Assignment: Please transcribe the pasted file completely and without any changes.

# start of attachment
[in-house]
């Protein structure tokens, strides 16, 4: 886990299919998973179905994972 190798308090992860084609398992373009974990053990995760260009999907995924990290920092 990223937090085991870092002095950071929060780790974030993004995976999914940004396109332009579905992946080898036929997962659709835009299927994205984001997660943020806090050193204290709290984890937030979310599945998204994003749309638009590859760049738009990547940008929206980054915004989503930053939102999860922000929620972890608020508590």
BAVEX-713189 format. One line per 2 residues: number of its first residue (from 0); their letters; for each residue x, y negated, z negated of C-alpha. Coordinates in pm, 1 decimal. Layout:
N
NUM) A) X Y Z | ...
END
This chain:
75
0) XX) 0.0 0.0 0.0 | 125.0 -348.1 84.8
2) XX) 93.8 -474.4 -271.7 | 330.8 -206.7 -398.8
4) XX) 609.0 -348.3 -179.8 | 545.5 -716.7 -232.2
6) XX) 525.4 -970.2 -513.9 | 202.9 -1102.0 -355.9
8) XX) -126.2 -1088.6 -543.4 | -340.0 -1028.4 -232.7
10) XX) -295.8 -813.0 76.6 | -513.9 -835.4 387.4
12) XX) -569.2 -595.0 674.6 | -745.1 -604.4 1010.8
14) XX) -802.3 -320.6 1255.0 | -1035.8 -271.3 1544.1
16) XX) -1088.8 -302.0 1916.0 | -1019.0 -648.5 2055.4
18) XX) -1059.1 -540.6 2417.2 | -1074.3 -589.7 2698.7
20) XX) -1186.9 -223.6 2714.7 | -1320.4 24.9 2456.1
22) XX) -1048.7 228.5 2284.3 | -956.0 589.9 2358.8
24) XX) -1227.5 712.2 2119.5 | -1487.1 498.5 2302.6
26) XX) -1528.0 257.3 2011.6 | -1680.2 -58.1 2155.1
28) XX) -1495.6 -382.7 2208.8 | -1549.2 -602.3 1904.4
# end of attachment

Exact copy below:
[in-house]
């Protein structure tokens, strides 16, 4: 886990299919998973179905994972 190798308090992860084609398992373009974990053990995760260009999907995924990290920092 990223937090085991870092002095950071929060780790974030993004995976999914940004396109332009579905992946080898036929997962659709835009299927994205984001997660943020806090050193204290709290984890937030979310599945998204994003749309638009590859760049738009990547940008929206980054915004989503930053939102999860922000929620972890608020508590």
BAVEX-713189 format. One line per 2 residues: number of its first residue (from 0); their letters; for each residue x, y negated, z negated of C-alpha. Coordinates in pm, 1 decimal. Layout:
N
NUM) A) X Y Z | ...
END
This chain:
75
0) XX) 0.0 0.0 0.0 | 125.0 -348.1 84.8
2) XX) 93.8 -474.4 -271.7 | 330.8 -206.7 -398.8
4) XX) 609.0 -348.3 -179.8 | 545.5 -716.7 -232.2
6) XX) 525.4 -970.2 -513.9 | 202.9 -1102.0 -355.9
8) XX) -126.2 -1088.6 -543.4 | -340.0 -1028.4 -232.7
10) XX) -295.8 -813.0 76.6 | -513.9 -835.4 387.4
12) XX) -569.2 -595.0 674.6 | -745.1 -604.4 1010.8
14) XX) -802.3 -320.6 1255.0 | -1035.8 -271.3 1544.1
16) XX) -1088.8 -302.0 1916.0 | -1019.0 -648.5 2055.4
18) XX) -1059.1 -540.6 2417.2 | -1074.3 -589.7 2698.7
20) XX) -1186.9 -223.6 2714.7 | -1320.4 24.9 2456.1
22) XX) -1048.7 228.5 2284.3 | -956.0 589.9 2358.8
24) XX) -1227.5 712.2 2119.5 | -1487.1 498.5 2302.6
26) XX) -1528.0 257.3 2011.6 | -1680.2 -58.1 2155.1
28) XX) -1495.6 -382.7 2208.8 | -1549.2 -602.3 1904.4